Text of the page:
By Jim Bailey
For The Herald Bulletin
Once again the Mounds Mall 10 cinemas opted not to bring a movie of substance to Anderson, so we had to travel down Interstate 69 to see “Lincoln.”
The trip was well worth it to see Steven Spielberg’s recounting of the historicity of the 16th president, likely the most capable and astute man ever to hold the office.
The historical drama is based on Doris Kearns Goodwin’s biography, “Team of Rivals: The Political Genius of Abraham Lincoln.” It covers the period of the Civil War winding down and the political drama that accompanied the passing of the 13th Amendment to the Constitution, which outlawed slavery in the United States and its territories.
Daniel Day-Lewis stars as Lincoln, casting so realistic a figure as to give the feeling you are watching the 16th president himself. Sally Field played first lady Mary Todd Lincoln. But it was Tommy Lee Jones, playing House Republican leader Thaddeus Stevens, who brought life to the drama surrounding the selling of the 13th Amendment to a divided House in which opposition Democrats held the key to the necessary two-thirds majority for passage.
The story tells in dramatic fashion the manner in which wheeling and dealing, compromise and political pressure all came together for passage of the amendment while the war waned. Likely if the South had surrendered before the vote, a two-thirds majority in its favor could not have been mustered. But once it passed, Lincoln made it clear in a meeting with Confederate leaders that the former slave states would not be able to muster enough opposition to keep three-fourths of the states from ratifying it.
History has told us that Lincoln’s marriage, coming after the untimely death of his initial sweetheart Ann Rutledge, was not a happy one. The movie reflected the stress between the Lincolns, much of it over the lingering heartbreak of losing their son Willie at an early age. The resolution of eldest son Robert (Joseph Gordon-Levitt) to join the war effort after dropping out of Harvard Law School was difficult as well for the Lincolns.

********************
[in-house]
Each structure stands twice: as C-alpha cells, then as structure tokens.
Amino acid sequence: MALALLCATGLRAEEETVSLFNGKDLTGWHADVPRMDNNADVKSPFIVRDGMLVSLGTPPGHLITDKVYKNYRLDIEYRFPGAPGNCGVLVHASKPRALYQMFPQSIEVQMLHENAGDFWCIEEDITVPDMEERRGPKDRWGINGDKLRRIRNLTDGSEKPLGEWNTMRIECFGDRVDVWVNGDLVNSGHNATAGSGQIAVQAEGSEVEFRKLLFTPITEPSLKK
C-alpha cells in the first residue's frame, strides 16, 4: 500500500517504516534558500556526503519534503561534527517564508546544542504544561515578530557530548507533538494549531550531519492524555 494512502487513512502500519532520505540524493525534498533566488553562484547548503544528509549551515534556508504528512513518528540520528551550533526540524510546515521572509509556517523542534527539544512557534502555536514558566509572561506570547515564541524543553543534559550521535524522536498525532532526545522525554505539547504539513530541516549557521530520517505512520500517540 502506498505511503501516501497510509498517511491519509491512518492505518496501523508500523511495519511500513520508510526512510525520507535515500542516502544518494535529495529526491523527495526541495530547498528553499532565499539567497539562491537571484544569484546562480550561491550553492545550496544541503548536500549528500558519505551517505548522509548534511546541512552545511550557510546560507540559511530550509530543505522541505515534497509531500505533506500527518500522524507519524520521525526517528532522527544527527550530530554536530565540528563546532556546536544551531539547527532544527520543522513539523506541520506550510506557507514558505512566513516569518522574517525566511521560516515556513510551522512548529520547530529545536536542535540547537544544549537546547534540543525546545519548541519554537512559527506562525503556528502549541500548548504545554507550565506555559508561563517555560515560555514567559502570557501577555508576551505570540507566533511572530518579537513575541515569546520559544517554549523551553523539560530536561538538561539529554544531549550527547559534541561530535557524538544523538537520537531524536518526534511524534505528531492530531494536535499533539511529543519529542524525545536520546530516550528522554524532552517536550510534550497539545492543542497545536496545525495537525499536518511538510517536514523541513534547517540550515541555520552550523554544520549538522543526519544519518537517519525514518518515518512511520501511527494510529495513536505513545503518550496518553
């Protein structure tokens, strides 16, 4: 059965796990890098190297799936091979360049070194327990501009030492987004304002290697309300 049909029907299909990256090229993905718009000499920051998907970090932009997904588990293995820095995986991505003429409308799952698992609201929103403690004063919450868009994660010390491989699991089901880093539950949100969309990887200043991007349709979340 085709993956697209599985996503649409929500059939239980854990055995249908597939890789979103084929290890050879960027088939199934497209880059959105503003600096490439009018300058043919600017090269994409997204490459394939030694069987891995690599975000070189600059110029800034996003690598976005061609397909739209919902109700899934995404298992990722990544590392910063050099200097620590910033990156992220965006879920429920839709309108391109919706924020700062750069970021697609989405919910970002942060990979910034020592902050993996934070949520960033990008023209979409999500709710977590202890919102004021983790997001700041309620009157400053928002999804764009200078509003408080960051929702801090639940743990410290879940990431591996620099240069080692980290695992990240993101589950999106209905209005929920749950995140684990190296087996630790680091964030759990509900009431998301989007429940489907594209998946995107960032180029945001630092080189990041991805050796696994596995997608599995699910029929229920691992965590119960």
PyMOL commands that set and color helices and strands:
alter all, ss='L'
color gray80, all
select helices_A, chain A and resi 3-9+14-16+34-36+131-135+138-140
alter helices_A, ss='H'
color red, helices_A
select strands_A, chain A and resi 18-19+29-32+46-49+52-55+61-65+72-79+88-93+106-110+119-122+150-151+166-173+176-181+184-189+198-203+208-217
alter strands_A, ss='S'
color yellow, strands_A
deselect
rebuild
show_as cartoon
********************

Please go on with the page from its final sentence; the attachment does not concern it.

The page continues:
Differences in communication at the time from the instant news we have now were evident in the way runners from the Capitol carried developments in the House to Lincoln in the White House and back. Just as dramatic were the political pressures applied from all directions during the debate on the amendment.
After its passage we see Stevens “borrow” the official copy of the amendment for the eyes of his biracial housekeeper, Lydia Smith (S. Epatha Merkerson), whose relationship with the bachelor congressman we subsequently learn was more than a housekeeper.
Through it all I found the film an intellectual feast minus some of the emotional involvement I expected. That is, until Secretary of War Edwin Stanton’s (Bruce McGill) famous line on the death of Lincoln, “Now he belongs to the ages.”
Jim Bailey’s reflections on Anderson’s past appear on Sunday. His regular column appears on Wednesday. He can be reached by email at email@example.com.